Why Teachers Need to (Pretend to) Like Required Reading

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Now that school is once again in full-swing in the US, it’s a good time to address, ugh, required reading. In March, Krysta wrote a great post arguing for required reading in schools: it exposes students to books (and ideas) they might not be exposed to otherwise, it ground students in the important works of their culture, it improves their reading skills, and it improves their writing skills. I agree with all of these arguments, but I think a lot of them are grounded in one key thing: teachers need to model for their students that required reading (and classics) can be both fun and informative.

Although I suspect that most of my literature teachers actually did like to read, many of my middle and high school English class experiences involved my teachers skipping or belittling required reading they personally didn’t find interesting–which in turn led the class to believe the literature wasn’t either interesting or important. If a literature teacher, someone whose very job entails teaching students about books and presumably encouraging students to like books, doesn’t think a certain book is worthwhile, why would a reluctant reader ever come to think the book is?

Every year of high school, my classes were assigned two books for summer reading, which we were to discuss and be tested on at the beginning of each school year. And every year of high school, my literature teachers discussed only one of those books, admitting they didn’t want to bother to talk about the other one because they didn’t like it. As a result, any academically-inclined student who sincerely wanted to discuss the book was cheated, any student who did enjoy the book was thus informed their opinion didn’t matter and they were possibly wrong to think the book was worth their time, and any slacking student who hadn’t bothered to read the book were rewarded and their ideas that reading didn’t matter were reinforced.

If teachers are going to assign reading for their classes, they need to read the books, too, and they need to teach them. They need to be open to the idea that even if they don’t enjoy a book, there still may be something worthwhile in the book. And even if they didn’t like a book, maybe their students did, and that enjoyment should be encouraged. Teachers need to be at the forefront of modelling that reading is important and that sometimes you have to read one thing when you’d rather be reading something else. My high school teachers weren’t.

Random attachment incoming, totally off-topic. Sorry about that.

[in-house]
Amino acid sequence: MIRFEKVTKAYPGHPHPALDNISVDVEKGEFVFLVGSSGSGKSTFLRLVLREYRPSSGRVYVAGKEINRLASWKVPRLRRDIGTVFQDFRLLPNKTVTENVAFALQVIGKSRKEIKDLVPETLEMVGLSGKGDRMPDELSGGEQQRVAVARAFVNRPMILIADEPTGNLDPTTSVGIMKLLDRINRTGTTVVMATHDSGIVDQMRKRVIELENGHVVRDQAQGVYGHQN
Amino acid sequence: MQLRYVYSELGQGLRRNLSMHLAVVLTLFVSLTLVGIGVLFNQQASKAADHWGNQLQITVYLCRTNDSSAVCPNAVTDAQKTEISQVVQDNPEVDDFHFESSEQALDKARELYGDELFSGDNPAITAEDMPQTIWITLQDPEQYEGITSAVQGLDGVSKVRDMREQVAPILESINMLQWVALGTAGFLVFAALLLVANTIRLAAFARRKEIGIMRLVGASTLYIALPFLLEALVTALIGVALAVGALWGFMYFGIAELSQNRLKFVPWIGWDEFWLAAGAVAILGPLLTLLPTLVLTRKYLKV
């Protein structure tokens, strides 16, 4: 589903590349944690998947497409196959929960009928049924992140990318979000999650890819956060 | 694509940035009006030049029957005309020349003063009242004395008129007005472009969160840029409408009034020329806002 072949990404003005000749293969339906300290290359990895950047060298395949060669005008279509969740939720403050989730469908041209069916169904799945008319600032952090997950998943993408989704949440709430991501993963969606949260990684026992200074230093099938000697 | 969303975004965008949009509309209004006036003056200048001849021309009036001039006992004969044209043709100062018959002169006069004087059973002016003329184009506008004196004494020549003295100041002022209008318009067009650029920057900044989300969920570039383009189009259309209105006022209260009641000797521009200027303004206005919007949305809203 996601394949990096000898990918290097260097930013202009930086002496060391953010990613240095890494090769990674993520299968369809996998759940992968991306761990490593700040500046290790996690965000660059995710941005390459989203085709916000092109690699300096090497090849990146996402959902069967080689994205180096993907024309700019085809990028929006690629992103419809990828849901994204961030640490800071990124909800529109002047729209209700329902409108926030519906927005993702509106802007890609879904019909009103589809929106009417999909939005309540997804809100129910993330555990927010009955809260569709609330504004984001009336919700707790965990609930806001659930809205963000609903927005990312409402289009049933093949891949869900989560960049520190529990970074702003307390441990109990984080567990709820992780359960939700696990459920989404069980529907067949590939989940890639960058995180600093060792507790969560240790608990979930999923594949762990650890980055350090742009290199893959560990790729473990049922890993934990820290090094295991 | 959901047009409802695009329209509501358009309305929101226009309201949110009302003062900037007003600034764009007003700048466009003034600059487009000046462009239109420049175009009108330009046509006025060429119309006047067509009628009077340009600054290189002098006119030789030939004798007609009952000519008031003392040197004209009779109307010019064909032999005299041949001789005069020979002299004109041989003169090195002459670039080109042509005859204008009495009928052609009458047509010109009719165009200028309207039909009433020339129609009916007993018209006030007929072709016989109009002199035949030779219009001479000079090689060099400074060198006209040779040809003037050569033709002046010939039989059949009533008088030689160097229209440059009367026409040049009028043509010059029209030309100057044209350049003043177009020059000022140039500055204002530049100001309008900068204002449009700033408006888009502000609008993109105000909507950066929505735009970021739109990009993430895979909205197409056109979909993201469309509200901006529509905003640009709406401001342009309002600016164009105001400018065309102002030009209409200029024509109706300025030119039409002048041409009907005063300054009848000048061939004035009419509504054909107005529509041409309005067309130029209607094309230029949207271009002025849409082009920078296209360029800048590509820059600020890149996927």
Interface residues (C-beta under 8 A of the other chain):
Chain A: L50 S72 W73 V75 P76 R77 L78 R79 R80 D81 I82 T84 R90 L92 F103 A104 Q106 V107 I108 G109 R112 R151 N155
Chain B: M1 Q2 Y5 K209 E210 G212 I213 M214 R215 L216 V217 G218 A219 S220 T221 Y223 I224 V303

My middle school English teacher, however, had the opposite problem. He threw away any suggestions the school gave for required reading, appropriate books for certain grade levels, etc. and assigned only books he personally liked. And he told his classes he had picked the books primarily because he liked them. While it may have been good for some students to hear that someone in the world like those stuffy old classics, and I did discover a lot of great literature in those classes (The Count of Monte Cristo, Of Mice and Men, The Hound of the Baskervilles), the experience felt limiting to me, even as a child. By reading only books that were among the teacher’s personal favorites, we were getting a limited perspective. The previous teacher had always assigned “girl books” (I hate the term as much as anyone, but it speaks to a lot of people) like Little Women. My teacher didn’t like “girl books” because he was male, so my class never read them. Apparently, “girl books” were unimportant.